Friday, June 24, 2016

White Spheres Speak

We went to see Independence Day: Resurgence tonight and emerged from the theater into a midsummer night. A catbird sang as daylight faded and as we talked about the movie we had just seen. It's strange that the film opened yesterday, the same day that the United Kingdom voted in favor of its own independence. I suppose that tonight Britons who love their freedom are having a whale of a party.

The saying is that there is nothing new under the sun. That's as true of movies as it is of anything. I say that to let you know that you're unlikely to see anything new in Independence Day: Resurgence (except that I don't think I have ever seen an American movie so overtly made for a Chinese audience). There are elements of Battlestar Galactica, Aliens, Starship Troopers, Star Trek: First Contact, Cloverfield, 2012, Jurassic Park (look for a chase scene with a rear-view mirror), and other movies in Independence Day: Resurgence. You might object, but that's how movies are these days. Just look at Star Wars: The Force Awakens and Star Trek Into Darkness.

There are parts of the real-life myth of flying saucers in Independence Day: Resurgence, as well, specifically, the supposed crashdown at Roswell, from sixty-nine years ago this month; Area 51, where we are supposed to have reverse-engineered alien technology, as in the movie; and J. Allen Hynek's terminology of close encounters. In short, Independence Day: Resurgence is a piece of pop-culture fluff that draws from other pop-cultural works, each with its own varying degree of fluffiness.

It also draws from fine art--or seems to. There is a white sphere with a slit in it. That looked familiar to me, and as the movie went on, I asked myself where I had seen it before tonight. Then it hit me. This (the thing on the left):

Looks like this:

The voice of space - Magritte Rene

Those could easily be flying saucers. The curious thing is that they were painted before the flying saucer era. The painting is called "The Voice of the Winds" and it was executed by René Magritte in 1928. Maybe the winds of the title are solar winds. And maybe white spheres speak, as in tonight's movie.

Text copyright 2016 Terence E. Hanley


  1. I really didn't care for the first Independence Day movie, so I have no plans to see the sequel. And based on your description, it doesn't sound like I'll be missing much. The similarity with the Magritte painting is pretty interesting, though.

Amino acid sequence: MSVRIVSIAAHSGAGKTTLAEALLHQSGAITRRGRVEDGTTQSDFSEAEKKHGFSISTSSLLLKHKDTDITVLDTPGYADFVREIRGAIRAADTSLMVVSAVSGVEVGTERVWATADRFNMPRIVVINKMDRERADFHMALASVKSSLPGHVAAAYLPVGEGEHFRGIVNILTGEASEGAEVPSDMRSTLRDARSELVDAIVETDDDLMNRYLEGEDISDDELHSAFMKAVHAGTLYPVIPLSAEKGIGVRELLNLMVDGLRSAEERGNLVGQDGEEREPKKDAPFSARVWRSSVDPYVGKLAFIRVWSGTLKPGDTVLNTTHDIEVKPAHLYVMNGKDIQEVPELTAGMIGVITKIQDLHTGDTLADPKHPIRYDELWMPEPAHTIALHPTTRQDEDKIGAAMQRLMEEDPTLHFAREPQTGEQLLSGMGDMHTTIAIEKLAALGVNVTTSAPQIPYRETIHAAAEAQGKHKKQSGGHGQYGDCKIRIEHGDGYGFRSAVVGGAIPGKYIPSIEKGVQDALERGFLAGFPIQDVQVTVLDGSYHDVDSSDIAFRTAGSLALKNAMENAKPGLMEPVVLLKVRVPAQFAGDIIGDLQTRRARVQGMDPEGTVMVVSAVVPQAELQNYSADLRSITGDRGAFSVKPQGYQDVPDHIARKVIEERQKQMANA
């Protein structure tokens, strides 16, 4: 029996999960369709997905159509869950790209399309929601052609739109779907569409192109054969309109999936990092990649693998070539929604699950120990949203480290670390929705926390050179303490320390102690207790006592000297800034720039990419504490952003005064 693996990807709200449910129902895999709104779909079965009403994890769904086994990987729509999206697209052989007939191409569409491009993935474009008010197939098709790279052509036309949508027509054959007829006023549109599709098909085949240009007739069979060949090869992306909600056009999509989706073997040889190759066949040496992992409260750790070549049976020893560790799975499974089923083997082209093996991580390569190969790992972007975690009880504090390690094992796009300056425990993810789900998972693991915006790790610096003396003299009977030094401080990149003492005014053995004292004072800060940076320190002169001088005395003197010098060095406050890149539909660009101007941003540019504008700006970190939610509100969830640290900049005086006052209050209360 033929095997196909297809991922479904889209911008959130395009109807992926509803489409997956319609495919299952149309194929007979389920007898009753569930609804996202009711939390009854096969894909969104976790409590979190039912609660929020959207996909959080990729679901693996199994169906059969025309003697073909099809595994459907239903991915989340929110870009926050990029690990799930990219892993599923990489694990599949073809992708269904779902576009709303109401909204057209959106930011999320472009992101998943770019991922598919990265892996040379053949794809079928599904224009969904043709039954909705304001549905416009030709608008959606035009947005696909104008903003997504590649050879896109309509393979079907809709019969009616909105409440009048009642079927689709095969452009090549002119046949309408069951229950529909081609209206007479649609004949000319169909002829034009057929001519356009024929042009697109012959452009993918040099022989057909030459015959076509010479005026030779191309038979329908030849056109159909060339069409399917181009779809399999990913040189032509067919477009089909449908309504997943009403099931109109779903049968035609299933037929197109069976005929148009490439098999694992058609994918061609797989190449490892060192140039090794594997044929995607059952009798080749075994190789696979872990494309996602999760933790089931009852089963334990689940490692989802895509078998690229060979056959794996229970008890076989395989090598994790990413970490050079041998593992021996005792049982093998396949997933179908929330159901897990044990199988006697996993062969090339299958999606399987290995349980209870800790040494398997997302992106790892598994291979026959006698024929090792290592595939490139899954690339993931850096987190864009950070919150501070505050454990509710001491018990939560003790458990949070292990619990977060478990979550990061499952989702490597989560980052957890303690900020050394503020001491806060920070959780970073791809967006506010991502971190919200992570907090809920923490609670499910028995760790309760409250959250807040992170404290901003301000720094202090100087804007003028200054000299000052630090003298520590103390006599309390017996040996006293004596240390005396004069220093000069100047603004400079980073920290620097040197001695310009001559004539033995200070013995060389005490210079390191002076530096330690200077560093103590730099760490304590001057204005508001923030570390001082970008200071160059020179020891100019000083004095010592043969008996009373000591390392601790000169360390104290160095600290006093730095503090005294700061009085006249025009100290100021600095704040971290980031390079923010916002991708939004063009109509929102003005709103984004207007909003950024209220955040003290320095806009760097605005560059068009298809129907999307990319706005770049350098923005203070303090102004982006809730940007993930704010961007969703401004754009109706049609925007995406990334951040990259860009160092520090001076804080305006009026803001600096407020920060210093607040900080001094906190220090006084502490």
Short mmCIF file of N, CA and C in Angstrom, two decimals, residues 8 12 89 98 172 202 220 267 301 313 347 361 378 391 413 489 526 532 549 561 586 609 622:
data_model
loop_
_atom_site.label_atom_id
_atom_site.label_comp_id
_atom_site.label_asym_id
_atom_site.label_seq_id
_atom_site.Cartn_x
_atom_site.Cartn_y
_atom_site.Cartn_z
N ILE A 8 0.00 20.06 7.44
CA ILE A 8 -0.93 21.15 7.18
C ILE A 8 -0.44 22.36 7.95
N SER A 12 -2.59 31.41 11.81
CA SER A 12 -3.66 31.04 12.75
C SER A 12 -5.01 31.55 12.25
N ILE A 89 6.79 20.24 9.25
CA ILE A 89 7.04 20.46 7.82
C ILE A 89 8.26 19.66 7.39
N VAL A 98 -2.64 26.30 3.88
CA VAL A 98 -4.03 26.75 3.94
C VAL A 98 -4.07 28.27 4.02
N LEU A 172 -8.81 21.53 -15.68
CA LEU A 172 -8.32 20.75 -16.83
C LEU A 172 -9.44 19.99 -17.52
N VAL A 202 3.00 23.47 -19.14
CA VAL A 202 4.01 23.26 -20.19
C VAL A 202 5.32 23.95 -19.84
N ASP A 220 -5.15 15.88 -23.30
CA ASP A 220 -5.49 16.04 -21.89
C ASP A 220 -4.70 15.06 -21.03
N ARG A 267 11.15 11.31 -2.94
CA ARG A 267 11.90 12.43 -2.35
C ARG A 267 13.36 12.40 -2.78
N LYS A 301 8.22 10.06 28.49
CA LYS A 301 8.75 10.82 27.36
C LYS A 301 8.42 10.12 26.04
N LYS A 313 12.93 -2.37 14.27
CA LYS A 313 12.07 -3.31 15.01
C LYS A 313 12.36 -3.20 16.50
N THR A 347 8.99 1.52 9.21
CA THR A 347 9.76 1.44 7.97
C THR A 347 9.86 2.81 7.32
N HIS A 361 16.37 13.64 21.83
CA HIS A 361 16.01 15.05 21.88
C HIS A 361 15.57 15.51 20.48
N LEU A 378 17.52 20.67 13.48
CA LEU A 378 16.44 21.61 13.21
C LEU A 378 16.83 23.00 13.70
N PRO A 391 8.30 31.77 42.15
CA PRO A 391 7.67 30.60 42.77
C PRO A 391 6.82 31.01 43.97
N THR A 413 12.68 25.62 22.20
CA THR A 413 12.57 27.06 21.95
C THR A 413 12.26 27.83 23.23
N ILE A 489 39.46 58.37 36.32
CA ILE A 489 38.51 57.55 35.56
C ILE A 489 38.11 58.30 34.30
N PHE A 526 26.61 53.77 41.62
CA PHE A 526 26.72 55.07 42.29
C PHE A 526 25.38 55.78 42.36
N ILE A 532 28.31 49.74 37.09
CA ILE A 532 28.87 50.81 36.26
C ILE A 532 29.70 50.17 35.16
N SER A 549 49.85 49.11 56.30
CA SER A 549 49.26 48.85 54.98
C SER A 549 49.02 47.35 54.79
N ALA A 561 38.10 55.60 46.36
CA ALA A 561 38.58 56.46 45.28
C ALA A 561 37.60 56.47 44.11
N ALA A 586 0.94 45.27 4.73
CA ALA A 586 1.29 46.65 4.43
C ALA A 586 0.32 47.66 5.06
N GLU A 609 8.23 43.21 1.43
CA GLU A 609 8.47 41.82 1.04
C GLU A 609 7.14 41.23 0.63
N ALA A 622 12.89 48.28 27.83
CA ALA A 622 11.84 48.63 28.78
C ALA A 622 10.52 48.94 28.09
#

2. Yelnak 7,

    Sure I am not, your skepticism UFOs about.

    1. Dear Anonymous,

      Although your syntax is imperfect, your attempt to communicate with us in this earthly language has been successful. I trust that your translation device will be equally successful in conveying to you the meaning of my response.

      One of our great scientists popularized the saying, "Extraordinary claims require extraordinary evidence." It's one thing to say that there are unidentified lights in the sky. It's another to say that those lights represent unknown objects, including spacecraft operated by beings from other worlds. We are now in the seventieth year of the flying saucer era. In all that time, there has not been any sound evidence that we are being visited by spacecraft or beings from other worlds. If we were, the evidence should have proliferated in this age in which everybody and his brother carries a camera. Instead, the absence of evidence continues.

      As I wrote a year ago, flying saucers come from science fiction, not from outer space. It's probably no coincidence that the flying saucer myth, at age threescore and ten years, is dying, just as science fiction appears to be dying. (Isaac Asimov claimed that the Golden Age of science fiction ended in 1950, in which case the current age is nearing its seventieth year as well. Scientology may be next to go.) It's also probably no coincidence that the last great flying saucer flap occurred in 1973, just four years before Raymond A. Palmer and two years before Richard S. Shaver, the men who helped start the whole thing, went to their graves.

      You'll notice that I use the term "flying saucers" rather than your term "UFOs." I don't object to the term "UFOs," but I don't believe it's any more accurate or useful than "flying saucers." I believe the use of the term "UFO" is an attempt to legitimize something that is unscientific or pseudoscientific by making it sound scientific or in some way official. To say that something is a UFO is to say that: a) it flies, and b) it is an object. If something flies, that means it is living or is operated by something that is living. To say that it is an object is to say that it is real and physical. Again, there isn't any sound evidence that UFOs fly or that that they are real, physical objects.

      In summary, Anonymous, if you want us to believe in you, you should show yourself or present some evidence as to your existence.

      As for my other readers: you may have noticed that the syntax of Anonymous is kind of backwards. If you spell the name he has given me backwards, you get "7 kanley." My first name has seven letters. My last name is Hanley. "K" is only two keys away from "H" on our standard earthly keyboards. Potassium--K-- is only two elements down from hydrogen--H--on the periodic table of elements. I can tell you, and I hereby affirm, that I have never knowingly been in contact with Anonymous, that Yelnak 7 is not my alter ego, and that I am a human being who has never once been probed by an extraterrestrial (or anybody else--and I aim to keep it that way).

      Thanks for writing.

      Terence Hanley